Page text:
Commercial aviation has become a cornerstone of our economy and society. It enables us to quickly transport goods and people around the world, facilitates more than a third of all global trade in value, and supports 87.7 million jobs worldwide. However, the 80-ton flying machines we see whizzing through our skies at near-supersonic speeds also carry serious environmental baggage.
My team’s recent review paper highlights some promising solutions the aviation industry could put in place now to reduce the damage flying does to our planet. Simply changing the routes we fly could be the key to drastically reducing the climate impact.
Modern airplanes burn kerosene to generate the forward propulsion needed to overcome drag and produce lift. Kerosene is a fossil fuel with excellent energy density, which provides a lot of energy per kilogram burned. But when it is burned, harmful chemicals are released: mainly carbon dioxide (CO₂), nitrogen oxides (NOₓ), water vapor and particulate matter (tiny particles of soot, dirt and liquids).
Aviation is widely known for its carbon footprint, with industry contributing 2.5% to the global CO₂ load. While some might argue that this pales in comparison to other sectors, carbon is responsible for only a third of aviation’s full climate impact. Non-CO₂ emissions (mainly NOₓ and ice trails from aircraft water vapor) account for the remaining two thirds.
Taking into account all aircraft emissions, flight is responsible for about 5% of human-induced climate change. Given that 89% of the population has never flown, passenger demand is doubling every 20 years, and other sectors are decarbonising much faster, this number is expected to skyrocket.
It’s not just carbon
Airplanes spend most of their time flying at cruising altitude (33,000 to 42,000 feet) where the air is thin to minimize drag.
At these altitudes, the NOₓ plane reacts with chemicals in the atmosphere to produce ozone and destroy methane, two very potent greenhouse gases. This aviation-induced ozone is not to be confused with the natural ozone layer, which sits much higher up and protects the Earth from harmful UV rays. Unfortunately, NOₓ emissions from aircraft cause more warming due to ozone production than cooling due to methane depletion. This leads to a net warming effect that accounts for 16% of the total aviation climate impact.
Also, when temperatures drop below -40 ℃ and the air is humid, the water vapor from the plane condenses on the particles in the exhaust and freezes. This forms an ice cloud known as a contrail. Contrails can be made of ice, but they warm the climate by trapping the heat emitted from the earth’s surface. Despite only lasting a few hours, contrails are responsible for 51% of the global warming of the aviation industry. This means that they are warming the planet more than all the carbon emissions from aircraft that have accumulated since the dawn of powered flight.
Unlike carbon, non-CO₂ emissions cause warming through interactions with the surrounding air. Their impact on the climate changes depending on the weather conditions at the time and place of release.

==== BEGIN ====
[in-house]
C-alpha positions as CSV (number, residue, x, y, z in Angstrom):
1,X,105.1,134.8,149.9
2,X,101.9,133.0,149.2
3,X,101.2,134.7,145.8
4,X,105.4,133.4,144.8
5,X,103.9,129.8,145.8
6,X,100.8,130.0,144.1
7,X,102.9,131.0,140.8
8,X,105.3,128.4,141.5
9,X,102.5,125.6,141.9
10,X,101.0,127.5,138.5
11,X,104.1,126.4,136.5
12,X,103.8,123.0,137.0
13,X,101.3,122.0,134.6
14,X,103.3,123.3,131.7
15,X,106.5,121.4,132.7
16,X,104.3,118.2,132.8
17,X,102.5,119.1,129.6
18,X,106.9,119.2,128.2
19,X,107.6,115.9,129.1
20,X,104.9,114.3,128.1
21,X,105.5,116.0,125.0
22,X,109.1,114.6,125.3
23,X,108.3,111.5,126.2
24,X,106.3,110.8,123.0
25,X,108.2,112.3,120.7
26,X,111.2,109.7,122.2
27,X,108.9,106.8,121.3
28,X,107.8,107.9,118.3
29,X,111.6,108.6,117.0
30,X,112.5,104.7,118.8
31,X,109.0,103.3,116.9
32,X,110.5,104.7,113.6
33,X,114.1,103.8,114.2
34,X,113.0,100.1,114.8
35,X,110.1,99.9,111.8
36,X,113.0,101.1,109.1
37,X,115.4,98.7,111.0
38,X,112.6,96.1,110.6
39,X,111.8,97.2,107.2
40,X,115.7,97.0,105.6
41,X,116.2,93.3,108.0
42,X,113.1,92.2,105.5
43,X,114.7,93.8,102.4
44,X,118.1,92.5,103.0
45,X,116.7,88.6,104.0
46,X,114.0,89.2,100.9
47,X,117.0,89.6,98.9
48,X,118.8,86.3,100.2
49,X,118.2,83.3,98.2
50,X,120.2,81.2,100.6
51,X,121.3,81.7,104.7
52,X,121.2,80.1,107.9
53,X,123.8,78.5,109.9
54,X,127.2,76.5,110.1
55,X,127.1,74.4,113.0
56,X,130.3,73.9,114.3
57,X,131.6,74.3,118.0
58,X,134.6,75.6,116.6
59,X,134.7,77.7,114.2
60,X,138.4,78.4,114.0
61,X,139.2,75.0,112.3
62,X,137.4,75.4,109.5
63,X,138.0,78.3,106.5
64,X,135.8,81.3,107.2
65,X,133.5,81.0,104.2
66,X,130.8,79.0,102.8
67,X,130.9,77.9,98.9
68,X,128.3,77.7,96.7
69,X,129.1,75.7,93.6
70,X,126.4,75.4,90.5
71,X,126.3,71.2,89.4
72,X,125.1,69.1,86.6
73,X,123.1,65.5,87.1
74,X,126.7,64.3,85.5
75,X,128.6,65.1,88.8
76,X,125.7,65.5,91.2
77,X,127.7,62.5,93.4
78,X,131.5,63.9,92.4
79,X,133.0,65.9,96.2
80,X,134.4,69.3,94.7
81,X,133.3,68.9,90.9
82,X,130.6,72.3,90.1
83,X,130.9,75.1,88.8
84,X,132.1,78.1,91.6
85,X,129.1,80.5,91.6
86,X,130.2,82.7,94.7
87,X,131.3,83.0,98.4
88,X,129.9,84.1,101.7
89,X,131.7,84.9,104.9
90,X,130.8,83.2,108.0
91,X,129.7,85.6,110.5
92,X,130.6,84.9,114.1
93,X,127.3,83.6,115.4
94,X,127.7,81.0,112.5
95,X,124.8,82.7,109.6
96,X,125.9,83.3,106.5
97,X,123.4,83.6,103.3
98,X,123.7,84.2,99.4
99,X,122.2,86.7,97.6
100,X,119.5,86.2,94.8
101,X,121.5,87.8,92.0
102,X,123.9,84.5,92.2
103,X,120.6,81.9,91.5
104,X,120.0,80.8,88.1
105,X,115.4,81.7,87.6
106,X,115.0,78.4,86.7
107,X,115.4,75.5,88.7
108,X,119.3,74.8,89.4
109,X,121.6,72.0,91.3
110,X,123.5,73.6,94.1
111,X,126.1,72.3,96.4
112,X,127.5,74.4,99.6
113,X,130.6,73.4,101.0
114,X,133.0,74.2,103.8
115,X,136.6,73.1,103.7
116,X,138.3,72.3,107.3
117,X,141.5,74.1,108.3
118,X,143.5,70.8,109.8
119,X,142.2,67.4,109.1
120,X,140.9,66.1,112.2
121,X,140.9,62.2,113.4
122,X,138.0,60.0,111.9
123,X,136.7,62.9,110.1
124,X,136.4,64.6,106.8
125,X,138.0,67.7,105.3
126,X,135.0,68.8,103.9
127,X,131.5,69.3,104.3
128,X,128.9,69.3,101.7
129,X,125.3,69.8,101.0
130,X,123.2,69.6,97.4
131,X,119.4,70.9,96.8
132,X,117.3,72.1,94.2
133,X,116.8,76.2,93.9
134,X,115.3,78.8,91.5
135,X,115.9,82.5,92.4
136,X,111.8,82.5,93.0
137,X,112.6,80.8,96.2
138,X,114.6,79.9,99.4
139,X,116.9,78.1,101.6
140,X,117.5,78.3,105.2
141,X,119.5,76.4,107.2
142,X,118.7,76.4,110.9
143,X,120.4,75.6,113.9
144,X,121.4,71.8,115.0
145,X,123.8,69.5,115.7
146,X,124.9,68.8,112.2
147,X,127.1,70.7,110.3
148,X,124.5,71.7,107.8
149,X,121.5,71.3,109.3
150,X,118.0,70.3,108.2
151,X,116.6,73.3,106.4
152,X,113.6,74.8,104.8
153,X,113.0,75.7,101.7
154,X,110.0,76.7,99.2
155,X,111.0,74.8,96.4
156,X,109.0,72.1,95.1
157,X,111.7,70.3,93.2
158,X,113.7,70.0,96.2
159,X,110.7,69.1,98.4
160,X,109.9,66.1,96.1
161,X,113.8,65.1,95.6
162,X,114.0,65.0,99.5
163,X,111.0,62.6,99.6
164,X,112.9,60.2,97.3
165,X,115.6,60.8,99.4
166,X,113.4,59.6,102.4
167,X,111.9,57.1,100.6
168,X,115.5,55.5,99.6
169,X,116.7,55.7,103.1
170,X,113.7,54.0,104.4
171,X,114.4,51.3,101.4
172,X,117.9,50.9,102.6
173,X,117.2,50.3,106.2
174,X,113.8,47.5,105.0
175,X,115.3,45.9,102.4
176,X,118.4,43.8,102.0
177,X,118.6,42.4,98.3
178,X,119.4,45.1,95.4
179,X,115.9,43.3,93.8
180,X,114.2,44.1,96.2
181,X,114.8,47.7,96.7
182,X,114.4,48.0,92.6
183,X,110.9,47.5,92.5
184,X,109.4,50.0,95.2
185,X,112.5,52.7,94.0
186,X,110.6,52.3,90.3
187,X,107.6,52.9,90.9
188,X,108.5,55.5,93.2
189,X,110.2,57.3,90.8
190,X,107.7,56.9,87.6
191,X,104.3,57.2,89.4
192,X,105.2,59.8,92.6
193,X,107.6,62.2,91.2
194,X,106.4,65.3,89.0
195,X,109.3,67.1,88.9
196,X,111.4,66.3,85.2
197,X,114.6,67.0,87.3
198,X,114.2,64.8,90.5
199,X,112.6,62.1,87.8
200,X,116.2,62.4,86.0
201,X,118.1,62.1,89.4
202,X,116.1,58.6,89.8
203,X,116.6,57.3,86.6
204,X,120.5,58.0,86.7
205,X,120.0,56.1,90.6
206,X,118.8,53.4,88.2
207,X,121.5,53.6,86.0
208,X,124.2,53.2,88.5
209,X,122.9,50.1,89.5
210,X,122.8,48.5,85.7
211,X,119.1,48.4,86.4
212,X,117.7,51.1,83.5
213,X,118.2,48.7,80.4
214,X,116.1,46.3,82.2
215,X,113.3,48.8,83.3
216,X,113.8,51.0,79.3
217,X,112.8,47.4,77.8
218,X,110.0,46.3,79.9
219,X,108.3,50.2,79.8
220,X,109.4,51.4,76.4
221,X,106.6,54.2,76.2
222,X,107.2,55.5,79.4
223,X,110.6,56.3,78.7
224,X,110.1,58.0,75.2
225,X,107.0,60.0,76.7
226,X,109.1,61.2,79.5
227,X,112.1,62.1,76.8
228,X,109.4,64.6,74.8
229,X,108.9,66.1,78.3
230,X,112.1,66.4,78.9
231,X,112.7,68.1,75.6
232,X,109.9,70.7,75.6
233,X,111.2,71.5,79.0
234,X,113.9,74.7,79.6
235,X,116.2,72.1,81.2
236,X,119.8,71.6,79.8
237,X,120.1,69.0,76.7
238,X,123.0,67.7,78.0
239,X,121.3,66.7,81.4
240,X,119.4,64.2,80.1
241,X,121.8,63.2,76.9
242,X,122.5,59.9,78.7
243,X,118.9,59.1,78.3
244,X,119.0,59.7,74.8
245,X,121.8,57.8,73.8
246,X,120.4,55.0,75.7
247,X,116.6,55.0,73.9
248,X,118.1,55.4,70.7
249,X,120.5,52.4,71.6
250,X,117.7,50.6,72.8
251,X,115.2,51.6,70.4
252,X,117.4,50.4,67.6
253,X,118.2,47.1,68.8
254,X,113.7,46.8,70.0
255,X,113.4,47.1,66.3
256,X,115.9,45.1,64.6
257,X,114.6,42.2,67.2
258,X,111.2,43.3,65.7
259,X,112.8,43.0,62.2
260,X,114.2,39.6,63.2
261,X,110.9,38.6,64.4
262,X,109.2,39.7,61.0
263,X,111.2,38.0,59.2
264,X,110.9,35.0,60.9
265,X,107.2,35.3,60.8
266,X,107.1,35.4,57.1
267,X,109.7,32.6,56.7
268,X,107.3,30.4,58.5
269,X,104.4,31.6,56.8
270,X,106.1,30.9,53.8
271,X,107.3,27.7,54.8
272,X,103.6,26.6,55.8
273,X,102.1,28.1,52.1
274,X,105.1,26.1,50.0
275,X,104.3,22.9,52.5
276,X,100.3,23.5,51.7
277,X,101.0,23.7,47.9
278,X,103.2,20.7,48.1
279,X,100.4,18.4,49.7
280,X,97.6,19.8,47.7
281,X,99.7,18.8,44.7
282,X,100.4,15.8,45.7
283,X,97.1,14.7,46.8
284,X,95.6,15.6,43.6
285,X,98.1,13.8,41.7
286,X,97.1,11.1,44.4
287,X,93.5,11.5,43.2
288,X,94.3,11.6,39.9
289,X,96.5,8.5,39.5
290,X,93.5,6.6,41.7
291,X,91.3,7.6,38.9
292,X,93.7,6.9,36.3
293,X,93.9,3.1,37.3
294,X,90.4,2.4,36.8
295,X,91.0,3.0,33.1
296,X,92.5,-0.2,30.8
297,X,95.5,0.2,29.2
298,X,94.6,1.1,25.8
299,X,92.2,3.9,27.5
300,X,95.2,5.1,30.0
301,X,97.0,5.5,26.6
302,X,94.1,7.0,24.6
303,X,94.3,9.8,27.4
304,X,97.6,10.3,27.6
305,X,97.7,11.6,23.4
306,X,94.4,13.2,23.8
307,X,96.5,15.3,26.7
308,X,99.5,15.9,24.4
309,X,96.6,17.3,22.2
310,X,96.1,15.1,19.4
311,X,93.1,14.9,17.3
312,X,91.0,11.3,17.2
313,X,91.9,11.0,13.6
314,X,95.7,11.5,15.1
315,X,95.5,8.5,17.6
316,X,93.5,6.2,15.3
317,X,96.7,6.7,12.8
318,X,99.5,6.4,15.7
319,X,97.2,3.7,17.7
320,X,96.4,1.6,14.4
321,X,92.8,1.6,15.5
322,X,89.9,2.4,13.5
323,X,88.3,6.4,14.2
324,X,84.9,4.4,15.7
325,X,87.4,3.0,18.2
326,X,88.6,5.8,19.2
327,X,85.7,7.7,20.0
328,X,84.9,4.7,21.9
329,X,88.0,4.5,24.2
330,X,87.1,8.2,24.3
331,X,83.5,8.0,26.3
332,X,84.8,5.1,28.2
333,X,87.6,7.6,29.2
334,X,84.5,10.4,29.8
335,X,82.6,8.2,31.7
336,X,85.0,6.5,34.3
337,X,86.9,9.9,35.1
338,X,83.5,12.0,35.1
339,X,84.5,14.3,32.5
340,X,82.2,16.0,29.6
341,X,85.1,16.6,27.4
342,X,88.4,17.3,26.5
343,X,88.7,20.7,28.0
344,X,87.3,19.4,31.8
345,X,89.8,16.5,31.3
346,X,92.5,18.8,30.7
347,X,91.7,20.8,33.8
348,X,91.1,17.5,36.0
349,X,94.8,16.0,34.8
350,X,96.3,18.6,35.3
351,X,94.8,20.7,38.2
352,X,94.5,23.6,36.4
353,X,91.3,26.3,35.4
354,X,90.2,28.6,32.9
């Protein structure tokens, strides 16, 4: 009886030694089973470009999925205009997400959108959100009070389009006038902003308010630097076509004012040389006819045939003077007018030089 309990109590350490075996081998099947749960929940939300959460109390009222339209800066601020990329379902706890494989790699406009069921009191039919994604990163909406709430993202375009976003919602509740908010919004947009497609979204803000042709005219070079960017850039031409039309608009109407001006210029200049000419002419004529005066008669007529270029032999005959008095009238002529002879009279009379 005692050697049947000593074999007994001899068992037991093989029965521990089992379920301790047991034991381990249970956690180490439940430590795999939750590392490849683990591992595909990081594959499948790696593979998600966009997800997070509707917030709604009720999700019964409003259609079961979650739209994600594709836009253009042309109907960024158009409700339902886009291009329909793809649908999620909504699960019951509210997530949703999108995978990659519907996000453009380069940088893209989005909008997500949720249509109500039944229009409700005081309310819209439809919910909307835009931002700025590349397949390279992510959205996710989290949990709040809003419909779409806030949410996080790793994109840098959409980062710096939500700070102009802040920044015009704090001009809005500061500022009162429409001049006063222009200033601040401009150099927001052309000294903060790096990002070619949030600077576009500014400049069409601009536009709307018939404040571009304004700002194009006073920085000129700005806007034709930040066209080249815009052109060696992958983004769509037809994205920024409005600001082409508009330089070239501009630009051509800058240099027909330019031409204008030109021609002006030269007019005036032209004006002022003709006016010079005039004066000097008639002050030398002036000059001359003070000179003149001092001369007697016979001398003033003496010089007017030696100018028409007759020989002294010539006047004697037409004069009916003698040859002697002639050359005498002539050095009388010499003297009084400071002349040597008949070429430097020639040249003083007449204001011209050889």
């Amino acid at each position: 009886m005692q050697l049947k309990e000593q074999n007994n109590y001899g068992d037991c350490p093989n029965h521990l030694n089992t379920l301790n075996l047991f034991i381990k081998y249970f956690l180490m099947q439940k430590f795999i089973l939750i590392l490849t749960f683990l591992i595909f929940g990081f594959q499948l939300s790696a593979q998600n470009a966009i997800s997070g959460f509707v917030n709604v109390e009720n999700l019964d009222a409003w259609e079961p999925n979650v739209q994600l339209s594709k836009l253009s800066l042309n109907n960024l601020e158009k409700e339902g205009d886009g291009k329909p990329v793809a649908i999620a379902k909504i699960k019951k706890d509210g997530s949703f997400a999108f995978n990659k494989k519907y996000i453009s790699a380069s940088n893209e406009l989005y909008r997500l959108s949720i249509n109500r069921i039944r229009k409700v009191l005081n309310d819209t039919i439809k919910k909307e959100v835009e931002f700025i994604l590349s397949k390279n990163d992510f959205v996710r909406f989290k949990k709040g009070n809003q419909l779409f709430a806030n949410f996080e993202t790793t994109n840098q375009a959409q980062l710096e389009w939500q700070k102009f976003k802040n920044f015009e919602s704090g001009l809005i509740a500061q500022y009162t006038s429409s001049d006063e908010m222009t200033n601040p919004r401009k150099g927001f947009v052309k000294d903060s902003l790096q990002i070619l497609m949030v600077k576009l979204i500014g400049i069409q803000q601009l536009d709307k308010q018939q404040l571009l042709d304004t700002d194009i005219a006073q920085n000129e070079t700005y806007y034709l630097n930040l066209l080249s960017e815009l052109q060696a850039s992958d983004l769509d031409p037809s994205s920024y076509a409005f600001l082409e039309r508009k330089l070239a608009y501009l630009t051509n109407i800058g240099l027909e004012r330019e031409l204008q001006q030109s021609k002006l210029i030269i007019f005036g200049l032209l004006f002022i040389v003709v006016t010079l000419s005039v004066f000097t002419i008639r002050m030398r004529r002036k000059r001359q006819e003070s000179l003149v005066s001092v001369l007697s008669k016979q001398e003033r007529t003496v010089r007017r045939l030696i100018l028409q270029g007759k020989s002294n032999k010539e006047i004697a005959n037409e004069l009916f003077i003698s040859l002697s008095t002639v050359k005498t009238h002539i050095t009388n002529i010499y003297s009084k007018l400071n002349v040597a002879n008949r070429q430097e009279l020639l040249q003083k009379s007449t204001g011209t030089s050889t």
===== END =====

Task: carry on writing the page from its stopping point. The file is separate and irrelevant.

Reduce the impact on the climate without CO₂
Two of the most promising short-term options are optimal weather routing and formation flight.
The optimal climate path involves redirecting aircraft to avoid regions of the atmosphere that are particularly climate sensitive, for example where particularly humid air causes harmful and long-lasting contrails. Research shows that for a small increase in flight distance (usually no more than 1-2% of the trip), the net climate impact of a flight can be reduced by around 20%.
Flight operators can also reduce the impact of their aircraft by flying in formation, with one aircraft flying 1-2km behind each other. The pursuer “navigates” the wake of the lead aircraft, leading to a 5% reduction in both CO₂ and other harmful emissions.
But flying in formation can also reduce CO₂-free warming. When aircraft exhaust plumes overlap, emissions within them accumulate. When NOₓ reaches a certain concentration, the ozone production rate decreases and the heating effect slows down.
And when contrails form, they grow by absorbing the surrounding water vapor. During formation flight, the plane’s contrails compete for water vapor, making them smaller. Adding all three reductions, formation flight could reduce climate impact by up to 24%.
The decarbonisation of aviation will take time
The aviation industry has become fixated on combating carbon emissions. However, current plans for the industry to reach net zero by 2050 are based on an ambitious 3,000-4,000-fold increase in sustainable aviation fuel (SAF) production, problematic carbon offsetting schemes and introduction of hydrogen and electric aircraft. All of this could take several decades to make a difference, so it’s imperative that the industry reduces its environmental footprint in the meantime.
The optimal climate route and training flight are two key examples of how we could make change happen faster, compared to a purely carbon-focused approach. But there is currently no political or financial incentive to change course. It is time for governments and the aviation industry to start listening to science and take non-CO₂ emissions from aircraft seriously.
This article was republished by The Conversation under a Creative Commons license. Read the original article.
Kieran Tait is a PhD researcher at the University of Bristol. He receives funding from the Engineering and Physical Sciences Research Council (EPSRC).